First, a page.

The New Zealand Railways Magazine, Volume 8, Issue 2 (June 1, 1933)
Railway Progress in New Zealand — General Manager'S Message
Railway Progress in New Zealand
General Manager'S Message
The Financial Year, 1932–1933, In Review.—The financial results of last year's working of the railways are now available and the figures that are published show that for the year 1932–33, £6,034,403 was earned with an expenditure of £5,183,859, leaving net earnings of £850,554. This last mentioned figure represents the dividend that will be available to the Treasury as representing the owners of the Railways and in these days when even old-established concerns are showing not only decreased dividends, but in all too many cases losses instead of dividends, this result can be regarded from that point of view with a large amount of satisfaction. Probably more satisfactory still is the fact that a gradual improvement in the financial results has been achieved in the last two years, despite the increasingly unfavourable general trading position. Briefly stated the improvement has been effected by strenuous effort to obtain as much as possible of all classes of traffic and at the same time to keep expenditure down to the lowest level consistent with safe, reasonable service.
Wherever the Department has under taken the running of road services, it has been done as either supplementary or alternative to the running of trains. The figures of rail and road passenger traffic must therefore be taken together in viewing the progress of this side of railway operations. When this is done it is seen that the Department carried a total of over 21 million passengers in both 1932 and 1933, the total decrease in the latter year being less than half a million. In view of the absence of Easter traffic from the 1933 year and the general backward state of business, this result must be regarded as satisfactory. A pleasing feature is that the number of standard fare train journeys made during the year was 5 per cent. higher than in 1932.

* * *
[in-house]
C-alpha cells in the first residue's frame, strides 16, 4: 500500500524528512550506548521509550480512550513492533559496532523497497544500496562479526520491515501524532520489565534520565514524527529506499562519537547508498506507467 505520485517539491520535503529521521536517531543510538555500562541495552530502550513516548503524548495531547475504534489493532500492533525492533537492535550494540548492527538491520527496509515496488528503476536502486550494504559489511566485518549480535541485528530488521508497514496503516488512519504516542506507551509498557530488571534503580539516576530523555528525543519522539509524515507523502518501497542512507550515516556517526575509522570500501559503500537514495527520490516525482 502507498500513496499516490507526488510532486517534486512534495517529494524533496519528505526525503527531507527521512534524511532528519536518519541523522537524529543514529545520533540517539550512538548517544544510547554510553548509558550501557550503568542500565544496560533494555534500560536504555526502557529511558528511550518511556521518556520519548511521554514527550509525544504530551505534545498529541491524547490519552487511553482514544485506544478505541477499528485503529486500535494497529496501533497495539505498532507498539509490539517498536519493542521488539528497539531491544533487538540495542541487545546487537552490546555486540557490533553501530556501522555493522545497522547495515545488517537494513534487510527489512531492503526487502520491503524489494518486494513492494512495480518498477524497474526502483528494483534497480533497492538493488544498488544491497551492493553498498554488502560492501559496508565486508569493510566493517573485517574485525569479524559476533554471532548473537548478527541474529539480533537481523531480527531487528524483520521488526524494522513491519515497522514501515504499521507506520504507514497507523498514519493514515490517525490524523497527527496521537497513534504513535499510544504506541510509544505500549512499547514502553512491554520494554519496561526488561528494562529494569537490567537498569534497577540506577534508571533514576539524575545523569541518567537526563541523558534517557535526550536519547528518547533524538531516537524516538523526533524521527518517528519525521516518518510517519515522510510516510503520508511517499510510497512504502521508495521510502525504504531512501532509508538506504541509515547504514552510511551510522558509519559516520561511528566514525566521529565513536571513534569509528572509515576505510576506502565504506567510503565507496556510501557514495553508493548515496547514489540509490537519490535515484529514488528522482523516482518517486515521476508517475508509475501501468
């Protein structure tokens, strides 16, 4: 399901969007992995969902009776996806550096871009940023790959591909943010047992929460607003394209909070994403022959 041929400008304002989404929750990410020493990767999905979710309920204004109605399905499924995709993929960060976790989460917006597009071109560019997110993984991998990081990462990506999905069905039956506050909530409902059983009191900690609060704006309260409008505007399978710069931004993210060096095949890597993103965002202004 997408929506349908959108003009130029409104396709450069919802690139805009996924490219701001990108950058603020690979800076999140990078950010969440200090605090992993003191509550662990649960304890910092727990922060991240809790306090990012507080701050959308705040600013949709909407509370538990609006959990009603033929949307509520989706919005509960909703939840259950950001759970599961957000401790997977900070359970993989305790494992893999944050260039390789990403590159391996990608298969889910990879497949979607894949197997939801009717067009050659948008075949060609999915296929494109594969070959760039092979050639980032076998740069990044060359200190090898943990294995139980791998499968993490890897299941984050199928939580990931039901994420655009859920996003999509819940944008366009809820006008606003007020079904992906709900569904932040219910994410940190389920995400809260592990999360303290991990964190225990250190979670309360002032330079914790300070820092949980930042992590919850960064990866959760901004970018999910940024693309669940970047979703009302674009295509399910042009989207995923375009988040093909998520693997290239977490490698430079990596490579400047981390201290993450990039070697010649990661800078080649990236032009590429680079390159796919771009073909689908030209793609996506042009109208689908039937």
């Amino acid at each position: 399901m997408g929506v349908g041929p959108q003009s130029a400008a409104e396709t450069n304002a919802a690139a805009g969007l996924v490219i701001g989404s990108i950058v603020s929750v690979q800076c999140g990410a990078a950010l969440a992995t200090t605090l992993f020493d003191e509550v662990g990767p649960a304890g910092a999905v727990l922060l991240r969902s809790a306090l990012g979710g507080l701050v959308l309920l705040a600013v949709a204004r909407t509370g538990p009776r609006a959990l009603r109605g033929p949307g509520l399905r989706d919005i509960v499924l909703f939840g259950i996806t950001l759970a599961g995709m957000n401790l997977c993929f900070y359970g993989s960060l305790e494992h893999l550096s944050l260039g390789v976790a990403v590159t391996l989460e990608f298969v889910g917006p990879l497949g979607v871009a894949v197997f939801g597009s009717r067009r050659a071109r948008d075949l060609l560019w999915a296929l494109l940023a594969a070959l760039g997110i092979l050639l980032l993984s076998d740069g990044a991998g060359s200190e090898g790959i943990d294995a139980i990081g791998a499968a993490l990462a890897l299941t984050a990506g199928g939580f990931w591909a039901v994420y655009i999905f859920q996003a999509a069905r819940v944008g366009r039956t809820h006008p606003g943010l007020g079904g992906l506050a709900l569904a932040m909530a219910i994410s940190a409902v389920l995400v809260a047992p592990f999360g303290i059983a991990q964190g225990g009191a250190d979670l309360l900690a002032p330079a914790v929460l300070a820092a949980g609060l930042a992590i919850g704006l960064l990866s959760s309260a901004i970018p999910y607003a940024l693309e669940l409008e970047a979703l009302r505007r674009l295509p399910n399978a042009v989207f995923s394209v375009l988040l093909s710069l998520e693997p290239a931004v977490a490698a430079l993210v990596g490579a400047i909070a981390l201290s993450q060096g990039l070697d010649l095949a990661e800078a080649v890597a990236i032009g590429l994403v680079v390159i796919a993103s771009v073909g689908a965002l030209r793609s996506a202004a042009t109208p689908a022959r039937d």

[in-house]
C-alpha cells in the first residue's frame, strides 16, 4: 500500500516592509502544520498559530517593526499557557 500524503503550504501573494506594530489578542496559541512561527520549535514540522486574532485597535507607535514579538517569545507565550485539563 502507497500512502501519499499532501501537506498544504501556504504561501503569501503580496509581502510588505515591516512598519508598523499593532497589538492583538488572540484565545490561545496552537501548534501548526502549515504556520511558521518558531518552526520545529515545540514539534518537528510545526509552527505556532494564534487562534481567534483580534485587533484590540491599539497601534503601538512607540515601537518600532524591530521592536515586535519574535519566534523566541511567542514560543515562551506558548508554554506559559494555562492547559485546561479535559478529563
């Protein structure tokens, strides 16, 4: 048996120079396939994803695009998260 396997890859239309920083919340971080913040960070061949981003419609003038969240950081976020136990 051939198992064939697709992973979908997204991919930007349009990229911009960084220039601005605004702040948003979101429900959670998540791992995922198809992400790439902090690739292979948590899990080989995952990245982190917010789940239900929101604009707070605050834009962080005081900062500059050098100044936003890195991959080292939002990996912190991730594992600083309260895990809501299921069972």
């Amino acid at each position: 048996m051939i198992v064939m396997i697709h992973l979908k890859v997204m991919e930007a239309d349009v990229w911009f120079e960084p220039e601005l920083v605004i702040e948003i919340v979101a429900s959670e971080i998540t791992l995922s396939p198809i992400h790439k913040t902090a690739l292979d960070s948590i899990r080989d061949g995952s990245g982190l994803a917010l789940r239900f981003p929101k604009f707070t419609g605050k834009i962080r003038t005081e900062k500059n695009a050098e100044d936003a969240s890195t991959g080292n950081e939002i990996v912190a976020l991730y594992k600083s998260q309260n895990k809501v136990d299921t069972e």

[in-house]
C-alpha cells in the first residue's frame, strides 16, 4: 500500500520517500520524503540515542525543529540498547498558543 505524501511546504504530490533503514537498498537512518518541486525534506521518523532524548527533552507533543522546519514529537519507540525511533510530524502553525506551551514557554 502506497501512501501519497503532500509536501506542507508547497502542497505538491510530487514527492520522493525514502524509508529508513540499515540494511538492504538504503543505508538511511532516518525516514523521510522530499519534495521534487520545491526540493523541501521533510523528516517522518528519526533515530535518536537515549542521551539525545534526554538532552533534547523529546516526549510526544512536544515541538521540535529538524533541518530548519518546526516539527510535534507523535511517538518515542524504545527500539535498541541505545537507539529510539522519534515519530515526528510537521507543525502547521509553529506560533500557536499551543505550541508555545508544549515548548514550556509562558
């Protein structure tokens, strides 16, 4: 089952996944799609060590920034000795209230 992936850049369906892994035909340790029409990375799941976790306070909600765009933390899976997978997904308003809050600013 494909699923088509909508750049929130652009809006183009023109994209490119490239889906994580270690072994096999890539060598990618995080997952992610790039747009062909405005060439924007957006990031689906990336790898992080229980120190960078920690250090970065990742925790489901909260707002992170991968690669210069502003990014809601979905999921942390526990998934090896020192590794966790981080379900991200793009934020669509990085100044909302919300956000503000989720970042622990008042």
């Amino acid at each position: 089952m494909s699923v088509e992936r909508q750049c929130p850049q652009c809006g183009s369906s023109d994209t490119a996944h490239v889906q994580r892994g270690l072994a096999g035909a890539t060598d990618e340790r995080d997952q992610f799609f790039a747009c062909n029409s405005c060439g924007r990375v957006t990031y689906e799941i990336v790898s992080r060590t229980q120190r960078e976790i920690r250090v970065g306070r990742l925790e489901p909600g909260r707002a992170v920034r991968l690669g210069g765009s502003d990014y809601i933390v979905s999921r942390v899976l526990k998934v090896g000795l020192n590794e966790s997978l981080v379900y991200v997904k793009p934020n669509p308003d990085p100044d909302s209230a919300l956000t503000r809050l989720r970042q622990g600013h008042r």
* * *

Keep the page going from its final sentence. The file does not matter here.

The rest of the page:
The tonnage of goods decreased by over 300,000 tons to 5,490,000 (the level of the year 1910) and the revenue by £274,000. Five-sixths of the tonnage decrease and more than half of the revenue decrease can be attributed to coal traffic which showed unusual variations—unduly high in 1932 owing to the special requirements of the Auckland Power Board through the Arapuni Hydro-electric Works being out of commission and unduly low in 1933 chiefly through industrial difficulties in the mining industry.
Other principal decreases in tonnage and revenue were in cement, road metal, and bulk benzine. All of these are in practically non-competitive lines and the decreases are here due entirely to trade conditions. When trade revives an immediate improvement in the railway position in freights such as these may be confidently anticipated.
Staff Training.—The value of the Railway Correspondence School established some years ago and of the examination tests (elementary, intermediate and senior) conducted in connection therewith—tests which must be passed before further progress can be made in the service—has been amply demonstrated in these recent years of keen competition for traffic. The system of staff training and examination aims, of course, at a higher standard of efficiency and there is no doubt that much of the satisfaction which the Department's clients now so frequently express regarding the good service they receive is evidence that this aim is being achieved.